Translation:I am looking for a short young man.
Does Polish use commas to separate two or more adjectives in front of a noun?
There has to be a comma between "niskiego" and "młodego".
"In case of continuous text - unlike posters and leaflets - each point of enumeration is closed by some punctuation mark. It could be a comma (when points are short), a semicolon (when they're longer and including commas themselves), or a dot (when points are sentences)"
Now, that is a valuable heads-up for somebody who is about to go to Slovakia for a few days. Memo to self: "I(we) seek"/"I am(we are) looking for" -> "Hľadám(e)"
ale dlaczego? szukaj wysokiego!
why is "niskiego" in the genitive while "mlodego" is in the accusative? Shouldn't both adjectives take the genitive case?
right, but if you hover your mouse over the translation, there is a parenthesis following "mlodego" that indicates the accusative case
According to Wiktionary, the declension is niski, niskie, and niska. Why is it niskie (neut) but not niskia (fem)? I thought those two spellings generally go together.
No, neuter and feminine forms are always different.
Maybe you confused feminine with 'not masculine-personal plural', which is sometimes referred to as 'feminine plural' (but that's a simplification which seems to me rather harmful and confusing). Those two versions look the same in Nominative and Accusative.
Sorry, I guess I didn't make my question clear. I am confused as to when to add the ending "ie" in the spelling of the neuter form, and the ending "ia" in the feminine form of adjectives like niski and wysoki. In the nominative case, both these adjectives take an "ie" ending in the neuter form but just the "a" ending in the feminine form (niskie in the neut., but niska and not niskia in the fem). I know that adjectives ending in the letter "k" generally take an "i" ending in the masculine nominative, and an "ie" ending in the neuter nominative, but why not an "ia" ending in the feminine nominative, and when, if ever, is an "ia" ending appropriate for the feminine instead of just "a"?
What comes to my mind is for sure 'głupia' (stupid), or 'tania' (cheap)... I'm afraid I don't know the rule.
From what I know:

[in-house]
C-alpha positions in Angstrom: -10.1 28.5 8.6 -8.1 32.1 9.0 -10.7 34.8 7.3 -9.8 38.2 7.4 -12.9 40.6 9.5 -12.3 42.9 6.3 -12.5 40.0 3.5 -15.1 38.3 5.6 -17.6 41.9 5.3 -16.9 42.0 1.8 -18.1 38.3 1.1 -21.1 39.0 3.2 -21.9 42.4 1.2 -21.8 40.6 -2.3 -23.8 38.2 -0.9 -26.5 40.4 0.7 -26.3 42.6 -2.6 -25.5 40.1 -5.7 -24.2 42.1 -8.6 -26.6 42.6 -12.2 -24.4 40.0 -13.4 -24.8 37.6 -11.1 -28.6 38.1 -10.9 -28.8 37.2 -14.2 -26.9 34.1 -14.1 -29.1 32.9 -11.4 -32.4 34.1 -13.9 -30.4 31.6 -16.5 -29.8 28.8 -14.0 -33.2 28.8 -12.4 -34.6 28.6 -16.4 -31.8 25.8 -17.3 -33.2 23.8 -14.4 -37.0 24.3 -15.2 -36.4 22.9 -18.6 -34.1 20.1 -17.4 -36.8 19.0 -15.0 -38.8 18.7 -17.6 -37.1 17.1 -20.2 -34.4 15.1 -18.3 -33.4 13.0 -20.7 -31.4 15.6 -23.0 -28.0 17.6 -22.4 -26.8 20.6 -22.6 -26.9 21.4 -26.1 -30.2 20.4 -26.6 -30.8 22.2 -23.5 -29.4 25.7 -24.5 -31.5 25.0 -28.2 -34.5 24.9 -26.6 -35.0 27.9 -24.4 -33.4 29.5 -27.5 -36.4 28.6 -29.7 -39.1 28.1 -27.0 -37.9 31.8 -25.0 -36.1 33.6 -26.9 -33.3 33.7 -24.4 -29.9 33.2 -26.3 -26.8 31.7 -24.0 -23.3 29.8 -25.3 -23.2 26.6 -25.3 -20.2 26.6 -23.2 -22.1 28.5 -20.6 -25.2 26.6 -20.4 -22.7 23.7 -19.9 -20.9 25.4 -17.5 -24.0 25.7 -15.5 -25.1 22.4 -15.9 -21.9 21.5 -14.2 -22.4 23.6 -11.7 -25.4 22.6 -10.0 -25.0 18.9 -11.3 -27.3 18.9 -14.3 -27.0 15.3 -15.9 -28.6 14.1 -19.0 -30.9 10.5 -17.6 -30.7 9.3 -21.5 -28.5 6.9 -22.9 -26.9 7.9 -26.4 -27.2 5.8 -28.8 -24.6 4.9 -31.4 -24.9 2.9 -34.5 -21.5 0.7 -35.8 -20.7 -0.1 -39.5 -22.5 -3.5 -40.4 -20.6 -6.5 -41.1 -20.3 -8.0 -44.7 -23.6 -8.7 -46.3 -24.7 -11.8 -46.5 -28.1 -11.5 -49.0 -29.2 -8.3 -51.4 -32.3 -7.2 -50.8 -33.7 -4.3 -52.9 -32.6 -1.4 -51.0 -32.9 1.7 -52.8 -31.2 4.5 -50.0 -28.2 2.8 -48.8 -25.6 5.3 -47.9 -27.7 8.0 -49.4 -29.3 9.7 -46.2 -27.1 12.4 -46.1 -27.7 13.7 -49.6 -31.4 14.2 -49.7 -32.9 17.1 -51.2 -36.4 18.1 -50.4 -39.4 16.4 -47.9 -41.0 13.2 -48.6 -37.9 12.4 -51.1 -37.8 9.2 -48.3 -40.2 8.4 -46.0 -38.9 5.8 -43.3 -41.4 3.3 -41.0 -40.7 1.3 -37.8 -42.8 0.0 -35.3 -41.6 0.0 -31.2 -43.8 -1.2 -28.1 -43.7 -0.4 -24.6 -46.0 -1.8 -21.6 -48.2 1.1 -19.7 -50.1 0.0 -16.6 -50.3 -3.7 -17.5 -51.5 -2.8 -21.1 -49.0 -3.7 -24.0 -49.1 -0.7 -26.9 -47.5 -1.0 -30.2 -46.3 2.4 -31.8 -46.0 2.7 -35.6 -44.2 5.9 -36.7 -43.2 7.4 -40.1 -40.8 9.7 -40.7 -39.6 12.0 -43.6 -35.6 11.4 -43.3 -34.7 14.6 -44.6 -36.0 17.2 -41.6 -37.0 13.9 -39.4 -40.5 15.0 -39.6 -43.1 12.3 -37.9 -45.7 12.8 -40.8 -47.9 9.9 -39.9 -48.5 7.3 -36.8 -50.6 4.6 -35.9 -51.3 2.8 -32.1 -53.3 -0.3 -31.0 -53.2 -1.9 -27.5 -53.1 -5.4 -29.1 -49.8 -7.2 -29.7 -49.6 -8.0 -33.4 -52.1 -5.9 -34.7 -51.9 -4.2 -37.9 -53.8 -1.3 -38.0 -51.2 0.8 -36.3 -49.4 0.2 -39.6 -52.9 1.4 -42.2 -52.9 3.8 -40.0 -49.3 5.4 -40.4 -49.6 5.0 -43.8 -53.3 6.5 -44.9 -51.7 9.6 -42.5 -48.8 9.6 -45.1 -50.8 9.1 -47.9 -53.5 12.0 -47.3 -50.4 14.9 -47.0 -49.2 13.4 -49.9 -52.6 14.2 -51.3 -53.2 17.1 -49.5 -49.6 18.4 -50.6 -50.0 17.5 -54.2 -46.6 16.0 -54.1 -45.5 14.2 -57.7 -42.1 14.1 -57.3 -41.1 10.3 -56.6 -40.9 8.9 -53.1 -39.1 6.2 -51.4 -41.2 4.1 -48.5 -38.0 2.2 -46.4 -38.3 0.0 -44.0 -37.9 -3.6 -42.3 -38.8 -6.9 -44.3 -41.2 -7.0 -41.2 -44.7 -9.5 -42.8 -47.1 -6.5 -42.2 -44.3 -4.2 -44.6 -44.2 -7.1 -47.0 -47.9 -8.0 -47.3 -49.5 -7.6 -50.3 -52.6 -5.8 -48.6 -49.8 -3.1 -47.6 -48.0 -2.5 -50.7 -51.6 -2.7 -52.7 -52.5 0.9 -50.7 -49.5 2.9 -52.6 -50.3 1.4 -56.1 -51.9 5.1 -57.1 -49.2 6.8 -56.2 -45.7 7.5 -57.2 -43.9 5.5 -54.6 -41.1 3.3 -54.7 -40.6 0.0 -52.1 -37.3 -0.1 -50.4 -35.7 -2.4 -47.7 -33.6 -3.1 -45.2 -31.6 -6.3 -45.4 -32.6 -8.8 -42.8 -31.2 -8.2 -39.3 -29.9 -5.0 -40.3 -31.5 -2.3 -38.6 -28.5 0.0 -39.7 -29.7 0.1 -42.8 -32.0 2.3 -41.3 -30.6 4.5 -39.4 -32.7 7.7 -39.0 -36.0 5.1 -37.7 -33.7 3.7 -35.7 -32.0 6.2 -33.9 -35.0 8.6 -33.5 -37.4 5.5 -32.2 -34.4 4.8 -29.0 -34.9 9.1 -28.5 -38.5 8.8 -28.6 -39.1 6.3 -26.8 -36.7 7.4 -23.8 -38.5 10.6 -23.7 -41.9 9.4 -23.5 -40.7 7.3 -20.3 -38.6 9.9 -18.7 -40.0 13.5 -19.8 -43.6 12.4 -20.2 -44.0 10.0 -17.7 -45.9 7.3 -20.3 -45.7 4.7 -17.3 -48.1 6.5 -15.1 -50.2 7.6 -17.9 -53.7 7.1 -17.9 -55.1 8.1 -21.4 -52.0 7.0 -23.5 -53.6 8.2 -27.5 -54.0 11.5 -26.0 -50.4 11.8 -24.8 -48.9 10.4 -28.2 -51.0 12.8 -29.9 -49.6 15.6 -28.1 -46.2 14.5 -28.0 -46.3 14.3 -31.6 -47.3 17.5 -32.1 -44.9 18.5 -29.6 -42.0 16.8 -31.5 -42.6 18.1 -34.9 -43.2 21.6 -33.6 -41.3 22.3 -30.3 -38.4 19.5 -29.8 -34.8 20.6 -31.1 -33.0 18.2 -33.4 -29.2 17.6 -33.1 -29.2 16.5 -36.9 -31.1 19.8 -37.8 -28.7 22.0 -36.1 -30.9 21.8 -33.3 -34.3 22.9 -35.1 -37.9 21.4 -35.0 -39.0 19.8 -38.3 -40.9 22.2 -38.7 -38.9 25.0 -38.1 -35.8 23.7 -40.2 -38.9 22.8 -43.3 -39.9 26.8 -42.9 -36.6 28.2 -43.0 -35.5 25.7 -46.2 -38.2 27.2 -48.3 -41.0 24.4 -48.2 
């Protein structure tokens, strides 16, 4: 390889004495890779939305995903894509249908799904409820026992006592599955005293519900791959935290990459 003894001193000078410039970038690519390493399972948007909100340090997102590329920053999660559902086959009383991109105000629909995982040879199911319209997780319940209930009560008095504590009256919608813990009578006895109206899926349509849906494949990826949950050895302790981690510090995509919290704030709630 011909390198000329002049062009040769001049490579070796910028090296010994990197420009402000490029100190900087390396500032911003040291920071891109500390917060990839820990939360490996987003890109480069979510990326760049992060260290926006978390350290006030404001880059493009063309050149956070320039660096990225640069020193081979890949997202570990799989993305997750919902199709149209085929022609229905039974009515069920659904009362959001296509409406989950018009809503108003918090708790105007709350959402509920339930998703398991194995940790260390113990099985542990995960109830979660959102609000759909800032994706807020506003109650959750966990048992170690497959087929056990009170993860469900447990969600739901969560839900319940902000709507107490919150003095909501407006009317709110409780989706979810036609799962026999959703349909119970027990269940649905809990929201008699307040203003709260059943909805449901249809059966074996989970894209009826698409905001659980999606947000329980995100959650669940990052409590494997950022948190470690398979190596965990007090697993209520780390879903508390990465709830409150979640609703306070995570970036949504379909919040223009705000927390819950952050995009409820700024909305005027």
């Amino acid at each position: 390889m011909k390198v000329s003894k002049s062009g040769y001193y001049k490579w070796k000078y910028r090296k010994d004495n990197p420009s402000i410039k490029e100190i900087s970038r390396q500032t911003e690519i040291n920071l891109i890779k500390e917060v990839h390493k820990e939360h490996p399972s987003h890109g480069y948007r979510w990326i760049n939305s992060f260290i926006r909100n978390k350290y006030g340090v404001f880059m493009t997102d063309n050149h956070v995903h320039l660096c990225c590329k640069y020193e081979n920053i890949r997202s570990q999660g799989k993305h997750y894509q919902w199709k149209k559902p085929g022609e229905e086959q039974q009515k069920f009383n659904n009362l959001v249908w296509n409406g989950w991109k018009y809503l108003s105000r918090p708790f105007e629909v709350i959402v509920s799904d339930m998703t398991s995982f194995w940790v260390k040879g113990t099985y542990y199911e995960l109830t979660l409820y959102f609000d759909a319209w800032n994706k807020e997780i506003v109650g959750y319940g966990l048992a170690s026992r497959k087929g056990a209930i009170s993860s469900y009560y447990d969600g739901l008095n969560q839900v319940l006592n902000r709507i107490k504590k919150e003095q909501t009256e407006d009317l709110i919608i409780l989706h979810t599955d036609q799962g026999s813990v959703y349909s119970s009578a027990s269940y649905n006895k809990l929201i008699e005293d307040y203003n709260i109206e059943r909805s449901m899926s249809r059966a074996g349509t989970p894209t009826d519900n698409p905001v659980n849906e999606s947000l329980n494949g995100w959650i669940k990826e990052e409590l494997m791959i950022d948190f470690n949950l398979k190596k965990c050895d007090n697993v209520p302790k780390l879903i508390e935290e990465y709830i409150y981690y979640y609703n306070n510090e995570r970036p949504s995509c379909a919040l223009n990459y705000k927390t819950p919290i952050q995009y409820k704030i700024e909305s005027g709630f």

-bi - -bia: żabi - żabia (of a frog)
-ci - cia: koci - kocia (of a cat)
-fi - fia: elfi - elfia (elvish)
-li - -la: pchli - pchla (of a flea)
-ki - -ka : wielki - wielka, miękki - miękka
-gi - -ga: nagi - naga (naked)
-mi --mia: ćmi - ćmia (of a moth)
-ni - nia: bociani - bociania (of a stork)
-pi - -pia: głupi - głupia (stupid, foolish), trupi - trupia (of a corpse),
-si - sia: ptasi - ptasia (of a bird)
-wi - -wia: krowi - krowia (of a cow)
-zi - -zia: płazi - płazia (of an Amphibia) -y - -a: mały - mała, duży - duża
Although adjectives are quite regular, I cannot guarantee that this list is 100% correct.
In my mind two things are happening here:
"niski" - is replacing the regular masc. "y" with an "i"
"niskie" - is adding an "i" inbetween the regular neut. "k" and the "e"
... because for some reason Polish natives can't spell or pronounce the combinations "ke" "ky" (also "ge" "gy") - however the "i" is only needed for masc. and neut. here, but no change is required for the fem. - niska is fine, while niske and nisky are not.
So the "i" in this word is not really part of the root, but rather a change to some of the forms of the word as required by pronunciation/spelling rules.
Someone please correct me if I'm wrong!
Is niskiego and młodego in genitive masculin while mężczyzny is genitive feminin?
Well, "mężczyzna" does look feminine and undergoes declension as if it was feminine, but as it means "man", it's obviously masculine. So are the adjectives that describe it.
What is the difference between short and small? I know small has "maly" as translation, but I don't see why not a "small man". So rather a problem with English than Polish :D
A "small man" could be considered to be small in all three dimensions, whereas a "short man" explicitly refers to the height of his head about the ground. A "small man" can also be used to refer to him as being somewhat insignificant.
You are correct. It is the word "niskiego" which is the "short" part in this sentence.
With the new update I can't compare my answer to the correct one to see where I made my mistake. I don't like this.
Well, there's no "and" in the English sentence, I wouldn't put it in the Polish one.